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ISLAMABAD: A bill – The Constitution (Twenty-Sixth Amendment) Bill, 2020 – aimed at paving the way for replacing secret ballot with open ballot in the Senate elections was presented in the National Assembly on Wednesday amid uproar.

Opposition lawmakers strongly protested against the government preventing Minister for Law and Justice Farogh Naseem from reading out bill’s contents and consequently leaving the NA speaker with no option but to call for a recess.

“The bill seeks open ballot in the Senate elections,” said the law minister, adding, “Is seeking amendment in the constitution unlawful and unconstitutional?”

Soon after the bill was introduced to the House, NA Speaker Asad Qaiser kept asking the lawmakers to discuss the constitutional amendment bill, but the opposition MPs accused him of displaying pro-government bias, saying that he did not allow them to voice their opinions.

Ahsan Iqbal of the opposition Pakistan Muslim League-Nawaz (PML-N) said he was challenging the NA speaker to affirm whether the PML-N had gotten its share of the calling-attention notices and adjournment motions taken up in the last 21/2 years.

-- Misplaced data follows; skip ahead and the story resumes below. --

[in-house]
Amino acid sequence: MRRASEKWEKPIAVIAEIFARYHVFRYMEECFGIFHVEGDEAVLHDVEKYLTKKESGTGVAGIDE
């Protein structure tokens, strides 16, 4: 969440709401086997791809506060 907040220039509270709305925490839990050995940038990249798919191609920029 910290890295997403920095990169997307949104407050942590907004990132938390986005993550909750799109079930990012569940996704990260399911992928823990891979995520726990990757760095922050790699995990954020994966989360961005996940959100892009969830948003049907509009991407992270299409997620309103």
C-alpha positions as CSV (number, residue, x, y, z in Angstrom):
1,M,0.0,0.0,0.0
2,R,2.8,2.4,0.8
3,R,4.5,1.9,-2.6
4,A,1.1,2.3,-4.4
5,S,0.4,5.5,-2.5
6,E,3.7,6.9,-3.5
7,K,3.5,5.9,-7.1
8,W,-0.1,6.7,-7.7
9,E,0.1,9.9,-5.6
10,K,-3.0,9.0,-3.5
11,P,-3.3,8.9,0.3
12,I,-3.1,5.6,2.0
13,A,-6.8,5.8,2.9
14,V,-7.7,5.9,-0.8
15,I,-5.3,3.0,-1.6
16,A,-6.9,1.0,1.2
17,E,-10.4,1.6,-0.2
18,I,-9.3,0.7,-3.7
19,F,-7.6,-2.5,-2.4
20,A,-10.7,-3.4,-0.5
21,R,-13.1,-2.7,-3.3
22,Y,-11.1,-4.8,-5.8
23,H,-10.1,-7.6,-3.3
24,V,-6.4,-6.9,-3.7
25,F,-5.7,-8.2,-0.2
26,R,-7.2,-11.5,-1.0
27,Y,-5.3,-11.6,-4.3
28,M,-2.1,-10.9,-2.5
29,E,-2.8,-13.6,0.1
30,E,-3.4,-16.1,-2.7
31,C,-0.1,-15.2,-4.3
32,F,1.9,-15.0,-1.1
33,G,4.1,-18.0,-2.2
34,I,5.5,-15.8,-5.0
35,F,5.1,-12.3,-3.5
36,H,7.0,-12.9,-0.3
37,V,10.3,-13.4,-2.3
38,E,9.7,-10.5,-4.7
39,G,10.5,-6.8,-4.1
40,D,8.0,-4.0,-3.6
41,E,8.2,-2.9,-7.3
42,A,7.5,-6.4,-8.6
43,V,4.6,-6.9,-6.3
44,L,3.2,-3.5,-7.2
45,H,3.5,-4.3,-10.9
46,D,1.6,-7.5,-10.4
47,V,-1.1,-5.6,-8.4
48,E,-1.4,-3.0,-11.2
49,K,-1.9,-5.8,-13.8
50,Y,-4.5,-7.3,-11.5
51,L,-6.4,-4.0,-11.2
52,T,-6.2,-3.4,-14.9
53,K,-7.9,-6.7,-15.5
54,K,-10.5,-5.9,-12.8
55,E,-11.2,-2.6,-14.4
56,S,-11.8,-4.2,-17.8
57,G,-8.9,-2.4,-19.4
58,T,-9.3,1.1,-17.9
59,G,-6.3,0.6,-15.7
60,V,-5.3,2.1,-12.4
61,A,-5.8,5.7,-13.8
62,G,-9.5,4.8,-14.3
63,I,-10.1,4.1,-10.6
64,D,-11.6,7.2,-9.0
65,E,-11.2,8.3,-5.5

“The chair intentionally ignores the PML-N's calling-attention notices and adjournment motions”, he said, adding, “the PML-N wanted a debate on electricity and petrol price hike, the LNG issue, and the wheat and sugar scandals.”

“I accept your challenge,” responded Qaiser, and invited Iqbal to his secretariat and verify how many notices and motions were submitted by the PML-N and subsequently taken up.

“I’ve done everything on merit,” he added.

But Iqbal kept insisting that not a single calling-attention notice had been taken up in the ongoing parliamentary year, stressing that “this is not a scrap site that can be bulldozed.”

He claimed that during the PML-N rule, opposition members were allowed to speak for hours on end.

“But here we feel like the opposition MPs are treated as personae non gratae…whenever we rise from our seats, our mics are immediately turned off,” he maintained.

Iqbal asked Qaiser to use his authority “justly”, saying the speaker did not belong to any one party, but the way “you [the speaker] are running the House, clearly shows you are biased”.

“I’m the custodian of the house, I take care of the entire house and run it as per law,” said Qaiser in response to Iqbal’s remarks, getting jeers and mocking laughter from the opposition MPs.

Refusing to back down, Iqbal then turned around and asked the opposition members present in the House to raise their hands, if they thought Qaiser was serving his position rightfully.